Health experts tell us that some cheap vitamin tablets are useless because they don’t dissolve. Even though they contain ingredients that would be beneficial our bodies, they pass through without ever being absorbed into our system. We may tell ourselves “I took my Vitamins” but in reality, we’ve gained none of their benefits.
When it comes to urbanism, many jurisdictions - including Pasco County - fall victim to the same misperception. While the community leaders may correctly view TND or New Urbanism as a good antidote to urban sprawl, they compartmentalize it in a “pill” - in the form of a few TND projects. However, on their own these isolated neighborhoods fail to contribute most of the benefits of good urban principles to the larger area. In fact, their success as TNDs is indeed hindered by the fact that they are surrounded by suburban sprawl.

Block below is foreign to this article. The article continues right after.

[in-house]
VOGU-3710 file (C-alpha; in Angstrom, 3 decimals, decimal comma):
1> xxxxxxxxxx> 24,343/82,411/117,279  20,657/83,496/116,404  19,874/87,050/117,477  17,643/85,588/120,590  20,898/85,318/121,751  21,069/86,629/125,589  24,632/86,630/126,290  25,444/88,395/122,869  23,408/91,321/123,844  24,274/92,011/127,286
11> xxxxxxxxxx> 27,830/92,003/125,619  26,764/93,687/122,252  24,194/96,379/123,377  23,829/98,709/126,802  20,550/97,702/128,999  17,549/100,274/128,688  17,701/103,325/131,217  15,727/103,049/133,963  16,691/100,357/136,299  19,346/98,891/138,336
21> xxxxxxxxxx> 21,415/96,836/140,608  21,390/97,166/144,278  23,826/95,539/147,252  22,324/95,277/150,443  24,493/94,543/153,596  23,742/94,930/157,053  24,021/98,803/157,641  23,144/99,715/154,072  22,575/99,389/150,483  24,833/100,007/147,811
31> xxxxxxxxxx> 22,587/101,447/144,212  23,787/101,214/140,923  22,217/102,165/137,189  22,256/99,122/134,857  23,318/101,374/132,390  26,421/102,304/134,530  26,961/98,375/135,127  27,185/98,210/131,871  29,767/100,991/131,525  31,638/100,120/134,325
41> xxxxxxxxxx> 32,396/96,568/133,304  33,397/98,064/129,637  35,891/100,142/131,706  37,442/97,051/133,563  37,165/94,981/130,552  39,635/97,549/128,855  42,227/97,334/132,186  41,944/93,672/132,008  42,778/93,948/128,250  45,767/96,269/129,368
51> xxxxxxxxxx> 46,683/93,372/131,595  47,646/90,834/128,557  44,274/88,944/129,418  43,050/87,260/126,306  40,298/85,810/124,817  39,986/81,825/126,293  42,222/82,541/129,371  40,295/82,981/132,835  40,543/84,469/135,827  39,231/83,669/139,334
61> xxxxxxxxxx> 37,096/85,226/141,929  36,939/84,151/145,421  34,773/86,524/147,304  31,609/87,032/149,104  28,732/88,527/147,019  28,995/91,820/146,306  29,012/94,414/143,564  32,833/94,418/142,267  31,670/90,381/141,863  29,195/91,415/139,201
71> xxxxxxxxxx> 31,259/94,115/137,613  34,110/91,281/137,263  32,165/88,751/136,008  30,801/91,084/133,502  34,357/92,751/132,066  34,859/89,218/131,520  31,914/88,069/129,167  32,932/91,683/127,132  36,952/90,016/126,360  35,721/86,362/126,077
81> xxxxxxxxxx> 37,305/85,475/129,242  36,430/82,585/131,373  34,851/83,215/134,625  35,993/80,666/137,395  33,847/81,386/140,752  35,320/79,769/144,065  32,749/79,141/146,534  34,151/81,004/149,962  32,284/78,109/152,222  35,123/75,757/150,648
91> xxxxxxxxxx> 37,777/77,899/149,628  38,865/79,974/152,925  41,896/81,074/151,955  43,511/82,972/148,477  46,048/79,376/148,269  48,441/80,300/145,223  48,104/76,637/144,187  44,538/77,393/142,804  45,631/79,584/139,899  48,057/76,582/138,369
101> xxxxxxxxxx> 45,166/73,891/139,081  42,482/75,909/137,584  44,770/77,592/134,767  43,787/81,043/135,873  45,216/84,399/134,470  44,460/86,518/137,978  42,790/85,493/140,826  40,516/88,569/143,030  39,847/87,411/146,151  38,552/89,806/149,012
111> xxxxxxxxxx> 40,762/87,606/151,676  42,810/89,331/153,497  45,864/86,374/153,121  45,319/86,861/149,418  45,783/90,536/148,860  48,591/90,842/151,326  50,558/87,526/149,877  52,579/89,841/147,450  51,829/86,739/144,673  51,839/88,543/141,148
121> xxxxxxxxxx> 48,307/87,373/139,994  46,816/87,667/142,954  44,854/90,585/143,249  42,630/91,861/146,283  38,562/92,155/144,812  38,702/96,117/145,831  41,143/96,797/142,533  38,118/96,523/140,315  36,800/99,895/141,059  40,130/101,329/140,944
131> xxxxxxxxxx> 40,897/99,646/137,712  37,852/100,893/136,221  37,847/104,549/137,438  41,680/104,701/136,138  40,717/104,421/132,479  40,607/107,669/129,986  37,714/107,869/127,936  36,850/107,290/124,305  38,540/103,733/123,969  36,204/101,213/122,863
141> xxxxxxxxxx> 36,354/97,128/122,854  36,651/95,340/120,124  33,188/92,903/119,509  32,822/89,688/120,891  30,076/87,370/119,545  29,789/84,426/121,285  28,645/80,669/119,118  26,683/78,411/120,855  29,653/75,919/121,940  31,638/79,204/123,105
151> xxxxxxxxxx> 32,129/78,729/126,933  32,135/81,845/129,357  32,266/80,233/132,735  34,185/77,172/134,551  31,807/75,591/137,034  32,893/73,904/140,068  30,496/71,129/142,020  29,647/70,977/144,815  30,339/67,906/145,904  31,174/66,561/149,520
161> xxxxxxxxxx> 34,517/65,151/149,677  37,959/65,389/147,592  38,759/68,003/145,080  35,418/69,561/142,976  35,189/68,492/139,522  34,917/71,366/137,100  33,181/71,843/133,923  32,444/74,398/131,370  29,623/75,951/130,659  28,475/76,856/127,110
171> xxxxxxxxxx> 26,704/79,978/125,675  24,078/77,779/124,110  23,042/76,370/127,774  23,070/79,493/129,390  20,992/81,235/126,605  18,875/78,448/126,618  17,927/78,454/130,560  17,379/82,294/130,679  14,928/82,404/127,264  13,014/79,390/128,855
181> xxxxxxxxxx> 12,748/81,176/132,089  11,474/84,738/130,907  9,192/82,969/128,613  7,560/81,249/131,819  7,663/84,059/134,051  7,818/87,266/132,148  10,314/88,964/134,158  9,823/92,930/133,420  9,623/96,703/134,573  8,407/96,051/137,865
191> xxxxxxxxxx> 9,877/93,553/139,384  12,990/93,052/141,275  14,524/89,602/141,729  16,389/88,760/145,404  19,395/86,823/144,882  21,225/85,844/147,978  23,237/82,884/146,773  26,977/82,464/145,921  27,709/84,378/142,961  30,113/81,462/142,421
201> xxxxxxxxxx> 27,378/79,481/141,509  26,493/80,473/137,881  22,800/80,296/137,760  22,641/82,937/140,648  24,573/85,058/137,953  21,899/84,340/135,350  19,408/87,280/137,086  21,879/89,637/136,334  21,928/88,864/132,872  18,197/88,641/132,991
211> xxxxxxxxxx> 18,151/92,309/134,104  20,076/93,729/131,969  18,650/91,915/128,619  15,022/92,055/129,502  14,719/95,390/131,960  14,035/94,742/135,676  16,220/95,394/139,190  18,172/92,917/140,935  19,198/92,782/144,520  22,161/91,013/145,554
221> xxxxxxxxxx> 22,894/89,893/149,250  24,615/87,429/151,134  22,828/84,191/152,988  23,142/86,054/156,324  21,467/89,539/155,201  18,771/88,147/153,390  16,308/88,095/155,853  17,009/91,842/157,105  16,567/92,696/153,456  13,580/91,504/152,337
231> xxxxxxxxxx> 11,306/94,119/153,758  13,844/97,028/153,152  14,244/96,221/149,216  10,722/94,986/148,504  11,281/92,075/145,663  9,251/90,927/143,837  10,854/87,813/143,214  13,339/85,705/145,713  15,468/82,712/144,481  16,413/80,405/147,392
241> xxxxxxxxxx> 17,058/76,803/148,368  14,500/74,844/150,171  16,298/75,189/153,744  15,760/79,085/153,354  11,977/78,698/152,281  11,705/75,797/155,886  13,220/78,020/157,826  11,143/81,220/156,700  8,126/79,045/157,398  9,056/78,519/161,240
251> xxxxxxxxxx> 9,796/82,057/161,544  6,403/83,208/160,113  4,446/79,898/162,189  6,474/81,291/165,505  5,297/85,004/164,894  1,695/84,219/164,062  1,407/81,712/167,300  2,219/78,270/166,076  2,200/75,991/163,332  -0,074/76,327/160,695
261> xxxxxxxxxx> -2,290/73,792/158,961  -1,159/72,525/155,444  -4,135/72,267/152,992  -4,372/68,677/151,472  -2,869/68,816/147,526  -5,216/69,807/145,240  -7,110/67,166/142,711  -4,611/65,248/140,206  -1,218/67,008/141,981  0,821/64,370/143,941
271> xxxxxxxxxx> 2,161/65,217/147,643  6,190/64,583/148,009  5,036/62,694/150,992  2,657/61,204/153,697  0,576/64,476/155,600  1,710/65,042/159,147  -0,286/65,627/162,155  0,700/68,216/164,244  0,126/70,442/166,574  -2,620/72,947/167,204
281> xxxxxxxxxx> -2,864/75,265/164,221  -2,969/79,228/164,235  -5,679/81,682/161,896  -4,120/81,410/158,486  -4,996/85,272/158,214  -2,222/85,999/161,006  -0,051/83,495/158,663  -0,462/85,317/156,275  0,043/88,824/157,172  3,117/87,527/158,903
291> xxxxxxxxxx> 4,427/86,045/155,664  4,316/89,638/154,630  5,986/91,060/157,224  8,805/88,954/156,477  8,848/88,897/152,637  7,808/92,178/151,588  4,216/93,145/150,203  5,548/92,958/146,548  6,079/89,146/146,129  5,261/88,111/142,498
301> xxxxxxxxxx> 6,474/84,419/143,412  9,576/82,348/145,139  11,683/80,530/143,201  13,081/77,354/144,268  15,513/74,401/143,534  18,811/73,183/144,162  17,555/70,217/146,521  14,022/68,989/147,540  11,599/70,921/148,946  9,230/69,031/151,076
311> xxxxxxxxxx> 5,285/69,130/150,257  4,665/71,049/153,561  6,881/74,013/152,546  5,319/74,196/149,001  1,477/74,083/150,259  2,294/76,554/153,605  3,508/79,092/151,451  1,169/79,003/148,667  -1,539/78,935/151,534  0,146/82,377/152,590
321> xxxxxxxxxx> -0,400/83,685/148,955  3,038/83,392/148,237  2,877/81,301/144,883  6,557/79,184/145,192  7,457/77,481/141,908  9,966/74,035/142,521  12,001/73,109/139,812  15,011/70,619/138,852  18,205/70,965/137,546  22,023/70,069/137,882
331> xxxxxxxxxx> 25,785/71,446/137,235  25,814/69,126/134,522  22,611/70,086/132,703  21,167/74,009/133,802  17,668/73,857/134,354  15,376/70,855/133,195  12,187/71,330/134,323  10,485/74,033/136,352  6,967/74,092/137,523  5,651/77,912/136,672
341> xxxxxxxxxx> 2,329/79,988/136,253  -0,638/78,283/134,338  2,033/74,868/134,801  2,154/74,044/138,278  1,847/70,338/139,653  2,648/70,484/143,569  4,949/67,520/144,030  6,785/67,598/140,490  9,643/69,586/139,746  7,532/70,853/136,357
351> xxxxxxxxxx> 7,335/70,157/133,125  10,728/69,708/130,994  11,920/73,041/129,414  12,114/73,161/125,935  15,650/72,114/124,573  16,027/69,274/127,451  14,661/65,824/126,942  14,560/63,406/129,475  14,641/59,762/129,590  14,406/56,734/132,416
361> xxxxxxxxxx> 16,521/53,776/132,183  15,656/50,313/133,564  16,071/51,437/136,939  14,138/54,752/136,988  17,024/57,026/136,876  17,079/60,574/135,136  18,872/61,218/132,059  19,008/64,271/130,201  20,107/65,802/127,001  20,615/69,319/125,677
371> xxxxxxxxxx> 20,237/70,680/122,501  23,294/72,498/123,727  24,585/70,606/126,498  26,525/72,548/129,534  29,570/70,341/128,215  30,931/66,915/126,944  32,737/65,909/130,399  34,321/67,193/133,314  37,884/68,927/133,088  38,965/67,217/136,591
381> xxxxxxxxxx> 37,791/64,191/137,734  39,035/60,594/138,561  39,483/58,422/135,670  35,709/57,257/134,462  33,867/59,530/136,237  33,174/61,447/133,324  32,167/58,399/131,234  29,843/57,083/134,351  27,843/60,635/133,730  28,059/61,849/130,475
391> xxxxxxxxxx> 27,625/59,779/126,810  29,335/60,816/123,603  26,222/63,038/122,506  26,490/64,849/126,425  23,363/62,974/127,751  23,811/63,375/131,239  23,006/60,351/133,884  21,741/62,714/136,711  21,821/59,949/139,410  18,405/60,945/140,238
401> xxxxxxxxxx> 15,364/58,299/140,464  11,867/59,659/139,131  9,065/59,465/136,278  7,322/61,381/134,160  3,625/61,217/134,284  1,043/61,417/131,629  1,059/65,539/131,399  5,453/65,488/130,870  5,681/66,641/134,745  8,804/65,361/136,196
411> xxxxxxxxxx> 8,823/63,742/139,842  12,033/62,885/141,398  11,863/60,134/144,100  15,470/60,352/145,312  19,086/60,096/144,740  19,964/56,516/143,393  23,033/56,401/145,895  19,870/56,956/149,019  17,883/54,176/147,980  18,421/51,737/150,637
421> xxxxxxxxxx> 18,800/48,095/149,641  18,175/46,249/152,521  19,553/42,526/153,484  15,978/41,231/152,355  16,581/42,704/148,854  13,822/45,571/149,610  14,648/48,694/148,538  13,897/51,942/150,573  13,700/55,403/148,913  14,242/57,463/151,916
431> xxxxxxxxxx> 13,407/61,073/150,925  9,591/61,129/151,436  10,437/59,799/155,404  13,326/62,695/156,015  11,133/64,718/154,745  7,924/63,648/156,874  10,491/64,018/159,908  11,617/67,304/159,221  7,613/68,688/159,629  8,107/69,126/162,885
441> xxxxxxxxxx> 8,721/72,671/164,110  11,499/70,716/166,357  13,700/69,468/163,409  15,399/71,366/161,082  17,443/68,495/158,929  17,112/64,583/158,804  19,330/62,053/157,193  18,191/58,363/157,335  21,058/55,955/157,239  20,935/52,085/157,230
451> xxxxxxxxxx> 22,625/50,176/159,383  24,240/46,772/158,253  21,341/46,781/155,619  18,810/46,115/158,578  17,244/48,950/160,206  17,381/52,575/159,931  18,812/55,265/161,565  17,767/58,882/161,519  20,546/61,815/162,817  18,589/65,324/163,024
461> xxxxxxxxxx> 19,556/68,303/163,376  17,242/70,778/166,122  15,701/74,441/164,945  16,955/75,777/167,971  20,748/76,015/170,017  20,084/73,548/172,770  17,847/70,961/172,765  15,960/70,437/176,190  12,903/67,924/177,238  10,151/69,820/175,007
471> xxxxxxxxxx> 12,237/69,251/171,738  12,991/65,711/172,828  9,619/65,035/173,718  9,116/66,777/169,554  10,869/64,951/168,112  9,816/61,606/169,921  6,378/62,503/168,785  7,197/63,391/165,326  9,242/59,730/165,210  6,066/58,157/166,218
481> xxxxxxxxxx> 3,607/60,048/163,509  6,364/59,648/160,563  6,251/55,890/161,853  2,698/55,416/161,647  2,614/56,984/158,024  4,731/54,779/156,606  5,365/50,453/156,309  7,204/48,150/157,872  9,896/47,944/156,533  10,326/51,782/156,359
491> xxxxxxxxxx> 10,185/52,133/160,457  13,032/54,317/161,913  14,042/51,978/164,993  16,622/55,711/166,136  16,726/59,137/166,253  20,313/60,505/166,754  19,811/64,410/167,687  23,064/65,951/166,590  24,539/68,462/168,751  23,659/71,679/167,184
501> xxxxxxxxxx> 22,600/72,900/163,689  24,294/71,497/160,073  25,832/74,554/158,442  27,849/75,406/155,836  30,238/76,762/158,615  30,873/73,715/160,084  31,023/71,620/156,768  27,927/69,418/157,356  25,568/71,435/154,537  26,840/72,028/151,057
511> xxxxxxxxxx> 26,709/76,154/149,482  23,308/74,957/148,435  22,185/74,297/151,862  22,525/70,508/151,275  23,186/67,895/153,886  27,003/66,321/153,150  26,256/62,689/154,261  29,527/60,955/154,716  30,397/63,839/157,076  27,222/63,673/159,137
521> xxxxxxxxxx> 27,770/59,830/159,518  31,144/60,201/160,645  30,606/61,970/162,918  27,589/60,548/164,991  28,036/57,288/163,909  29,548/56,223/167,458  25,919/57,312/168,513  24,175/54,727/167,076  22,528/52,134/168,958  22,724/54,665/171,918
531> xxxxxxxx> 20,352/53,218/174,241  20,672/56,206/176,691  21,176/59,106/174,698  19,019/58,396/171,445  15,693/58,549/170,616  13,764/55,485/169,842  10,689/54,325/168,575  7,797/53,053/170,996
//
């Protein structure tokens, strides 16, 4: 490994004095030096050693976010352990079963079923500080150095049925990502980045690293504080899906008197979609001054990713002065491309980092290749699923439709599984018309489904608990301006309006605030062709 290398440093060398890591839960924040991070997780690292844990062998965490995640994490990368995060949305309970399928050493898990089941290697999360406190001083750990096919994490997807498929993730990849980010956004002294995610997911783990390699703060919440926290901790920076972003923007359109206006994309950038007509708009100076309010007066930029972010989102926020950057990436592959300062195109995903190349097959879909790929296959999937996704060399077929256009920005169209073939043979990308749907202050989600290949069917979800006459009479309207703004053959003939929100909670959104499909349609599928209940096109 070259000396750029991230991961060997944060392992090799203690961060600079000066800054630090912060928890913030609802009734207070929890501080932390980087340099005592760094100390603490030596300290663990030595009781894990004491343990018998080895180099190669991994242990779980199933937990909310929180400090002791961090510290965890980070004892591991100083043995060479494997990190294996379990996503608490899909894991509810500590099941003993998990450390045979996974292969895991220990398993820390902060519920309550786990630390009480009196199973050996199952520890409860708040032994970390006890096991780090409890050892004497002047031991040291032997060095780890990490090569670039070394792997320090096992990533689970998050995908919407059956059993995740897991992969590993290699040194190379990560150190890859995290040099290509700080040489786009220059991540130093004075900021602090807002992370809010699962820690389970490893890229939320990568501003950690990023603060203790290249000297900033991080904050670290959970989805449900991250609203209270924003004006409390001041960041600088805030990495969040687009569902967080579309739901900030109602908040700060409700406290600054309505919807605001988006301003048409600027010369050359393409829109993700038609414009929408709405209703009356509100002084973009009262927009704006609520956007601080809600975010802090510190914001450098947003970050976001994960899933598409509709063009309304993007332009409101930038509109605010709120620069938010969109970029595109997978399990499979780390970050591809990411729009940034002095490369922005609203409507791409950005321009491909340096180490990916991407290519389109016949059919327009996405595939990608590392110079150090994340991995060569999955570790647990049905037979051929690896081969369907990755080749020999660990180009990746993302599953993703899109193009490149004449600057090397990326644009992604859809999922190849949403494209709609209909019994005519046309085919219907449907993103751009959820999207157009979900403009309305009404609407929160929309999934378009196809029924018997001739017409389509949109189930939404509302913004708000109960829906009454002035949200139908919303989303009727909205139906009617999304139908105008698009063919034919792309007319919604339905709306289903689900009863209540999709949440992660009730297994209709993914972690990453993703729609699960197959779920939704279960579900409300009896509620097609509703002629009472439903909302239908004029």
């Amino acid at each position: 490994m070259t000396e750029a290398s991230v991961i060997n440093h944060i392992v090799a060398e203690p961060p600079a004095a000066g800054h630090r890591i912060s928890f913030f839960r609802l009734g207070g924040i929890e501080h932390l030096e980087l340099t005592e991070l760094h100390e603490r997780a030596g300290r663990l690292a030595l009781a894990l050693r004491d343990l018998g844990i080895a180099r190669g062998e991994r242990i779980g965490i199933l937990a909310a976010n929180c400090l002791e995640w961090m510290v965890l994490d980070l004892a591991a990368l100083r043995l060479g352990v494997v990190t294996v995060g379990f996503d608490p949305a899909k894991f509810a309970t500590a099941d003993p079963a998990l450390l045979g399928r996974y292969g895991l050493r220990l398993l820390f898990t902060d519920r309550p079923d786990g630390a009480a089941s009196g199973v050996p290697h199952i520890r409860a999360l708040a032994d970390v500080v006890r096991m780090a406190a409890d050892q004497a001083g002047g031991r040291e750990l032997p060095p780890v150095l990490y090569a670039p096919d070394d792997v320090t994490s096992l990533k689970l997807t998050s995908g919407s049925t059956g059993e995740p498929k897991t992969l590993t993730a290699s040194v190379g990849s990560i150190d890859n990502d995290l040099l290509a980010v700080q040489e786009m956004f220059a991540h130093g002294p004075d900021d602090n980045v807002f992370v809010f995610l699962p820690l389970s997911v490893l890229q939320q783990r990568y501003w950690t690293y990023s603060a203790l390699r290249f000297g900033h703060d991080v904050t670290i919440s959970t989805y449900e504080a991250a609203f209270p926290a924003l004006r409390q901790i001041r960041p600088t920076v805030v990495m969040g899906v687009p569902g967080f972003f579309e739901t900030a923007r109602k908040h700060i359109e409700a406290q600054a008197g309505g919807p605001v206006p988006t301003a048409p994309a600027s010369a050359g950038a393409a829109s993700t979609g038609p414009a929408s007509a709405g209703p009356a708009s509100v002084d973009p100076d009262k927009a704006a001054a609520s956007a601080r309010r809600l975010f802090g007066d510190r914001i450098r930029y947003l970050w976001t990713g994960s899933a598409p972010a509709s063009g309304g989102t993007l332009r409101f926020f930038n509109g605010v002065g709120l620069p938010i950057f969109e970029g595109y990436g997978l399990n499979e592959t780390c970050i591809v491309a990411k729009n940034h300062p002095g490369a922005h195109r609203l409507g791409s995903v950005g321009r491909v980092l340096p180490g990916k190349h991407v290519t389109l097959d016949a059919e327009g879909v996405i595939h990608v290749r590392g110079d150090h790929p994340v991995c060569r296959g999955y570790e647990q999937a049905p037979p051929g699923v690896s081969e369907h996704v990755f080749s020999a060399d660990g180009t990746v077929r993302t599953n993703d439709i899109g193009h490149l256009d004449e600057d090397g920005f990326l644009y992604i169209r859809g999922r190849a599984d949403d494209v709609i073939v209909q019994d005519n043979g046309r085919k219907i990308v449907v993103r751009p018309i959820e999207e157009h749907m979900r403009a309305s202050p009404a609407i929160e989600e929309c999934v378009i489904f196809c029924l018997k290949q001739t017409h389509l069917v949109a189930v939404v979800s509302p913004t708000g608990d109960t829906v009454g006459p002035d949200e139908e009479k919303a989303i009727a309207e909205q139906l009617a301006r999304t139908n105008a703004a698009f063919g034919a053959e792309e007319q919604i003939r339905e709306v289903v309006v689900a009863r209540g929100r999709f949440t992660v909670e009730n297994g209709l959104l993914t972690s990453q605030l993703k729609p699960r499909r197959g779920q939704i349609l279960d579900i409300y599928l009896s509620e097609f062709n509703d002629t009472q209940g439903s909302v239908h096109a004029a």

Well-intentioned TND ordinances, like Pasco’s, create the problem of the cheap vitamin pill. The ingredients - the principles of urbanism - are good, but they are too encapsulated. Unless they become integrated into the whole “body” of the built environment, their benefits are equally isolated. They become nothing more than the County's way of telling itself “I took my vitamins” while its patterns of habitation continue to be malnourished.
For THIS argument, I concentrate first on the principle of interconnected streets (and the implicit creation of blocks). Second behind that is the principle of mixing uses. Third is the principle of the fine grain. Beyond that are numerous other important principles. I'll deal with each of these topics individually in upcoming posts.